Thermal stability of Ti–46Al–5Nb–1W alloy

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The TiAl-based alloy Ti-46Al-5Nb-1W has been exposed at the temperature of 700 degreesC for up to 5000 h in air. The decomposition processes of all major phases in this alloy: gamma, alpha(2), beta and omega, have been investigated in detail by transmission electron microscopy and have been correlated with tensile properties. It is found that considerable amounts of beta phase are retained in the as-cast ingot condition and these readily decompose into the omega phase. As the exposure in air proceeds, along with the coarsening of omega particles, a reverse transformation from omega to beta can occur at 700 degreesC. During exposure, alpha(2), lamellae begin to decompose significantly after 3000 and 5000 h exposures. Some break up into small sized alpha(2), + gamma grains through a 'perpendicular decomposition' mode, whilst gamma lamellae remains essentially unchanged. Up to 5000-h exposure times do not produce any significant changes in proof stress and tensile strength in this alloy. A marginal decrease in tensile ductility measured at room temperature is, however, suggested. (C) 2002 Elsevier Science B.V. All rights reserved.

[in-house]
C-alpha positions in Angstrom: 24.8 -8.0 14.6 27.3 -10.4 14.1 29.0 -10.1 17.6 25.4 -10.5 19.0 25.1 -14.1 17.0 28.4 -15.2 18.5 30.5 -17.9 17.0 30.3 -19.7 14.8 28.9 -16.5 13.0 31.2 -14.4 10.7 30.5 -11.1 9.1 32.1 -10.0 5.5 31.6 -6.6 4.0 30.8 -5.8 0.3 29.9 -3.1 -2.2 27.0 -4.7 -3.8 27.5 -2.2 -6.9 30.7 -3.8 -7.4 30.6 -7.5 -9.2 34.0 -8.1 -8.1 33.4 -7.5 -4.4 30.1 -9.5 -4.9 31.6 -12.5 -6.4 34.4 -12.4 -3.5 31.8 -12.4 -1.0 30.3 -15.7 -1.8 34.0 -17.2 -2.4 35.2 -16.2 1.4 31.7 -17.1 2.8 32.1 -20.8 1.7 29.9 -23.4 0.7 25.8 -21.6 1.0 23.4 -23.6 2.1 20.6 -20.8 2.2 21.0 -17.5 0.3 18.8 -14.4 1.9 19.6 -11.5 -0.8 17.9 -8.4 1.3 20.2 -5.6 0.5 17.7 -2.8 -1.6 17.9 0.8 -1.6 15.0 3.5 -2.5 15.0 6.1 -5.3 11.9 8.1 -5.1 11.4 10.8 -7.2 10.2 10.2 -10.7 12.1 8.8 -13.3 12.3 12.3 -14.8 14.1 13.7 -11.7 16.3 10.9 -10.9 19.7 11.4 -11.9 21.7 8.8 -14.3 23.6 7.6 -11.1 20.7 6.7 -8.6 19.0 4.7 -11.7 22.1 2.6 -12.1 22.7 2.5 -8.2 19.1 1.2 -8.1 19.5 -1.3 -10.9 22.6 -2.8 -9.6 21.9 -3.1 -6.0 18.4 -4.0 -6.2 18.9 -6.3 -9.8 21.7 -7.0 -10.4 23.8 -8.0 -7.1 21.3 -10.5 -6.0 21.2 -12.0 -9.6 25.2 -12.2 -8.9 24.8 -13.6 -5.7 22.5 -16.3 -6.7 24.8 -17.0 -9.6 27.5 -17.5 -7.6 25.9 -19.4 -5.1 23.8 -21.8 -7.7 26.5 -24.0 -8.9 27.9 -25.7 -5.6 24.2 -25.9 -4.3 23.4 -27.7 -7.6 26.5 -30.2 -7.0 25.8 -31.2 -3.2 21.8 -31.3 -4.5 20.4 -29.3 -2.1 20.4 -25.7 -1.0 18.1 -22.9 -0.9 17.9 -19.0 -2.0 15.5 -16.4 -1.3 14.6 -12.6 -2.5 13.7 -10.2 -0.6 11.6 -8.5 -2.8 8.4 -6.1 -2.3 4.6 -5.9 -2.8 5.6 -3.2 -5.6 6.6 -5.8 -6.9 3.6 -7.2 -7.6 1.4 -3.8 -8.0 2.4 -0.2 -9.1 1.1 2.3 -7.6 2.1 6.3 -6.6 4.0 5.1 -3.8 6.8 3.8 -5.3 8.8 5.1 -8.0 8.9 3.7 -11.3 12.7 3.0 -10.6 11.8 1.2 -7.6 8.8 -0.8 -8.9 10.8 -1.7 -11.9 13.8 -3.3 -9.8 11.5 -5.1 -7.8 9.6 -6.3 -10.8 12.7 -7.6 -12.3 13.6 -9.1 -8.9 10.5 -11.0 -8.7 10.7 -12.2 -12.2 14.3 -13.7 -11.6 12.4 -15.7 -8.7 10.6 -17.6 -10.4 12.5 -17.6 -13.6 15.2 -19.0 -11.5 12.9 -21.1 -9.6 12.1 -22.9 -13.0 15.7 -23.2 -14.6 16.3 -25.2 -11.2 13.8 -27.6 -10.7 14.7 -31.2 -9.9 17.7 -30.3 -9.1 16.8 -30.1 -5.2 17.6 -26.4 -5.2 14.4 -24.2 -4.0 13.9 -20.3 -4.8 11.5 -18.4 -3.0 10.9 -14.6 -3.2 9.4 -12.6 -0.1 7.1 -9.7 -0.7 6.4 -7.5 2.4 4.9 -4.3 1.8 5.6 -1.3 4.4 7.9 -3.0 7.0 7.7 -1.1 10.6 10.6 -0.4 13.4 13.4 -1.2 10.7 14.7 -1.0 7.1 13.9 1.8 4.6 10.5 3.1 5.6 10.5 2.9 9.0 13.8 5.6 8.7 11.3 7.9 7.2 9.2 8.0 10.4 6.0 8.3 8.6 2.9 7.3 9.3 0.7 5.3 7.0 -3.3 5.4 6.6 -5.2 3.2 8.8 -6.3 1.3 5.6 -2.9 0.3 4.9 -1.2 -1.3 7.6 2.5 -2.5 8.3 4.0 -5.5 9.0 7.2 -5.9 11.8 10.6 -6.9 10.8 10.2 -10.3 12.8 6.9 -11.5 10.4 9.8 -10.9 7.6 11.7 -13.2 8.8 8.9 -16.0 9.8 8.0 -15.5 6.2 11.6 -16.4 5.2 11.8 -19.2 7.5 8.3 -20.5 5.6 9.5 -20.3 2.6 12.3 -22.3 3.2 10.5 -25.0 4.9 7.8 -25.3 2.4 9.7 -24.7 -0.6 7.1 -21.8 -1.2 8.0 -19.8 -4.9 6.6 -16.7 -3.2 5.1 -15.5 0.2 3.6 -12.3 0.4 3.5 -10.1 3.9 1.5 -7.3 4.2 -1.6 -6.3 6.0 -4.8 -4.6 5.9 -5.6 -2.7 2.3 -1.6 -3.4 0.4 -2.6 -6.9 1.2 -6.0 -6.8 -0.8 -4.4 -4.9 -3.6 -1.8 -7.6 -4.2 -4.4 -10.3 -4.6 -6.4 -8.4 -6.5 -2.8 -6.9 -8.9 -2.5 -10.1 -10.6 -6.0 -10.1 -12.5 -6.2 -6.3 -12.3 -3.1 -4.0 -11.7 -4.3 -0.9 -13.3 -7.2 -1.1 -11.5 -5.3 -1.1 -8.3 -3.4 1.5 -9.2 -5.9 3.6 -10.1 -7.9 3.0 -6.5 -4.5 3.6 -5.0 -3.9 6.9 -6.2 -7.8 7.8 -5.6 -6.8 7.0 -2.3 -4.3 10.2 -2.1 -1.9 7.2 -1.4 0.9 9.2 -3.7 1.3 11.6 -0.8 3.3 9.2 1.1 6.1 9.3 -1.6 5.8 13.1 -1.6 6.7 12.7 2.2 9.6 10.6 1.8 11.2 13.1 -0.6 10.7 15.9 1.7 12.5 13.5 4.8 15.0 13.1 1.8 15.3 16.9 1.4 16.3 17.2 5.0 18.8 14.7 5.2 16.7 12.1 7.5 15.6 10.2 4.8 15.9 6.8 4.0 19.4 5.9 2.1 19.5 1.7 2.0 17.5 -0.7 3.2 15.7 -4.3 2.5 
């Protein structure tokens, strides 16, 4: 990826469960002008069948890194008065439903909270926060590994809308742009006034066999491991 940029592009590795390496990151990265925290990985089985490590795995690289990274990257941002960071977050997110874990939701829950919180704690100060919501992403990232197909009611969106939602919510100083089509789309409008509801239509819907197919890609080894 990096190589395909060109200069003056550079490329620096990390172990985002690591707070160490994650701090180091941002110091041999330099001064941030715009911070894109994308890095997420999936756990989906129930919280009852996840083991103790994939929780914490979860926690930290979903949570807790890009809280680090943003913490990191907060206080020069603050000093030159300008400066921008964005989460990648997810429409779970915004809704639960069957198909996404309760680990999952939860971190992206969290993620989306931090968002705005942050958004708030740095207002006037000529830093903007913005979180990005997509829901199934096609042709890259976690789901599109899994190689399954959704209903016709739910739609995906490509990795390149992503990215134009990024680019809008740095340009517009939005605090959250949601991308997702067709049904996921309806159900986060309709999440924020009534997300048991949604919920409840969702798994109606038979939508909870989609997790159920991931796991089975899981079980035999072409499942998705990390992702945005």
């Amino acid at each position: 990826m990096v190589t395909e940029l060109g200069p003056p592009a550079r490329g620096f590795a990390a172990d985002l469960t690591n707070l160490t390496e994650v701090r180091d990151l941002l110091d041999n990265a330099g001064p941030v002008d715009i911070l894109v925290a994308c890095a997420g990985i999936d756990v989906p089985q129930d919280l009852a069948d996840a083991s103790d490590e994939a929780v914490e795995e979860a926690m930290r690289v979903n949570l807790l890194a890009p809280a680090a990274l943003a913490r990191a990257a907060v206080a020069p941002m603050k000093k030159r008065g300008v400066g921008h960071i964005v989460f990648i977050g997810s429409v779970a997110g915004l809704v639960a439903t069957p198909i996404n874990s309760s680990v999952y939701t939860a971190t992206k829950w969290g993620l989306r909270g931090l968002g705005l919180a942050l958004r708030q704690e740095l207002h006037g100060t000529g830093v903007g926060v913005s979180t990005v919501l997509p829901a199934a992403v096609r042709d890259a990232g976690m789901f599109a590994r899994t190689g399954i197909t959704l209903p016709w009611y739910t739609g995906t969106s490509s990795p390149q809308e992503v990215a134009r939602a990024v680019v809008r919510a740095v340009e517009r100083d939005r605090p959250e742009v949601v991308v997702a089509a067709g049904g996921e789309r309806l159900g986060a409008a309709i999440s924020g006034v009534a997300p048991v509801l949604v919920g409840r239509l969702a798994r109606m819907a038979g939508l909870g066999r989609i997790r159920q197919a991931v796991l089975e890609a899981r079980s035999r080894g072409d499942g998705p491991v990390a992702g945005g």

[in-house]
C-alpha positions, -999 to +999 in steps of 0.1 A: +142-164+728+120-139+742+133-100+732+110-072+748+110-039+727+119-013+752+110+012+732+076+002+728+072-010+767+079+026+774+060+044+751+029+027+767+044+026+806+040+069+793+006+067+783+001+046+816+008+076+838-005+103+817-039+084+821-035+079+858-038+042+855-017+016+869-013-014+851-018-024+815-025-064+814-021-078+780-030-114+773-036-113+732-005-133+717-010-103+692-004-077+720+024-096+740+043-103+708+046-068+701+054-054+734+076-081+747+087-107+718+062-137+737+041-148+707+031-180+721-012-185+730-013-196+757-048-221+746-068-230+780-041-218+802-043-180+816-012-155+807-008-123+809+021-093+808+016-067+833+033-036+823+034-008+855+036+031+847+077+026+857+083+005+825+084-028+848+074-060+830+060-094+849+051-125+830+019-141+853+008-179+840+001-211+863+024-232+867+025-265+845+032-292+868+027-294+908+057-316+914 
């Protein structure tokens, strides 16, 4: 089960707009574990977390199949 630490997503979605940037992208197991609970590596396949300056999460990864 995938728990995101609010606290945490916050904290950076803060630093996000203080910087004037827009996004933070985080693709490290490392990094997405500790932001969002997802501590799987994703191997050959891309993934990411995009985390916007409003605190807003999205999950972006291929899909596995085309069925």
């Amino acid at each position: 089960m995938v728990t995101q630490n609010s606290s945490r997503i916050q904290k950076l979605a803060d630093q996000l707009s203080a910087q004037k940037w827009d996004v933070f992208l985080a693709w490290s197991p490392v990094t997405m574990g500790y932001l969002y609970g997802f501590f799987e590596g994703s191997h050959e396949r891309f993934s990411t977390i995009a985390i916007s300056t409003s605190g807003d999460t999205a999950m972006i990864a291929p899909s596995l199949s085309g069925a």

Original languageEnglish
Pages (from-to)435-445
Number of pages11
JournalMaterials Science and Engineering A
Issue number31
Publication statusPublished - 1 Jun 2002


  • phase transformations, casting, titanium aluminides based on TiAl, thermal properties, electron microscopy transmission